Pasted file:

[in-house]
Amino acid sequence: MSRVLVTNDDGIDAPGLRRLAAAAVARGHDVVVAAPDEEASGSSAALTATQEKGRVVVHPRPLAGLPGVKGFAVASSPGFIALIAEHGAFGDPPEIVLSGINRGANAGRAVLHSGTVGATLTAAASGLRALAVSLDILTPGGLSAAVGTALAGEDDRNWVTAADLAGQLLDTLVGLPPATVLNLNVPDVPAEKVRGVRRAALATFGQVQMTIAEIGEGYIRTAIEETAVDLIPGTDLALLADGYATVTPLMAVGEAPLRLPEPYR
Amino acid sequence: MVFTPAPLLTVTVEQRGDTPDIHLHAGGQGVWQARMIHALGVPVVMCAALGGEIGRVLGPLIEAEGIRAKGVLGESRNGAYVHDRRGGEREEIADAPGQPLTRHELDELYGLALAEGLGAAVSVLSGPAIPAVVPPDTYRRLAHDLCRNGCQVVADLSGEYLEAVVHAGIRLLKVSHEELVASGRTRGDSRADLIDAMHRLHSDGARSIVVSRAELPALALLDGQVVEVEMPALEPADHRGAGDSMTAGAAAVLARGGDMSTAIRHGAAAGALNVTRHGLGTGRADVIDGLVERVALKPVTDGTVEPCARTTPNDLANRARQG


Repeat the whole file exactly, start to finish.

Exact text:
[in-house]
Amino acid sequence: MSRVLVTNDDGIDAPGLRRLAAAAVARGHDVVVAAPDEEASGSSAALTATQEKGRVVVHPRPLAGLPGVKGFAVASSPGFIALIAEHGAFGDPPEIVLSGINRGANAGRAVLHSGTVGATLTAAASGLRALAVSLDILTPGGLSAAVGTALAGEDDRNWVTAADLAGQLLDTLVGLPPATVLNLNVPDVPAEKVRGVRRAALATFGQVQMTIAEIGEGYIRTAIEETAVDLIPGTDLALLADGYATVTPLMAVGEAPLRLPEPYR
Amino acid sequence: MVFTPAPLLTVTVEQRGDTPDIHLHAGGQGVWQARMIHALGVPVVMCAALGGEIGRVLGPLIEAEGIRAKGVLGESRNGAYVHDRRGGEREEIADAPGQPLTRHELDELYGLALAEGLGAAVSVLSGPAIPAVVPPDTYRRLAHDLCRNGCQVVADLSGEYLEAVVHAGIRLLKVSHEELVASGRTRGDSRADLIDAMHRLHSDGARSIVVSRAELPALALLDGQVVEVEMPALEPADHRGAGDSMTAGAAAVLARGGDMSTAIRHGAAAGALNVTRHGLGTGRADVIDGLVERVALKPVTDGTVEPCARTTPNDLANRARQG